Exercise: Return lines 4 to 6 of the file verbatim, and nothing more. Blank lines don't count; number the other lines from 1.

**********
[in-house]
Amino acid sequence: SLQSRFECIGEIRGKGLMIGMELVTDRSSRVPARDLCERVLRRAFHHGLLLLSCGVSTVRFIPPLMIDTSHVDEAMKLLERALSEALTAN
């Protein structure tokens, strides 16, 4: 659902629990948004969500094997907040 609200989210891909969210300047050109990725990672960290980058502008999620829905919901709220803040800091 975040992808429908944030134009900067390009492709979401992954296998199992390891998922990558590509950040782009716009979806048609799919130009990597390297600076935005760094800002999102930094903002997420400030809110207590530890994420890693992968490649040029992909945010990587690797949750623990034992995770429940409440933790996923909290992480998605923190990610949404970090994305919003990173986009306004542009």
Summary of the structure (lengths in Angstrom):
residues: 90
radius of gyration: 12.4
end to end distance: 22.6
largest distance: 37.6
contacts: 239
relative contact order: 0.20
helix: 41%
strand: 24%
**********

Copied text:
Summary of the structure (lengths in Angstrom):
residues: 90
radius of gyration: 12.4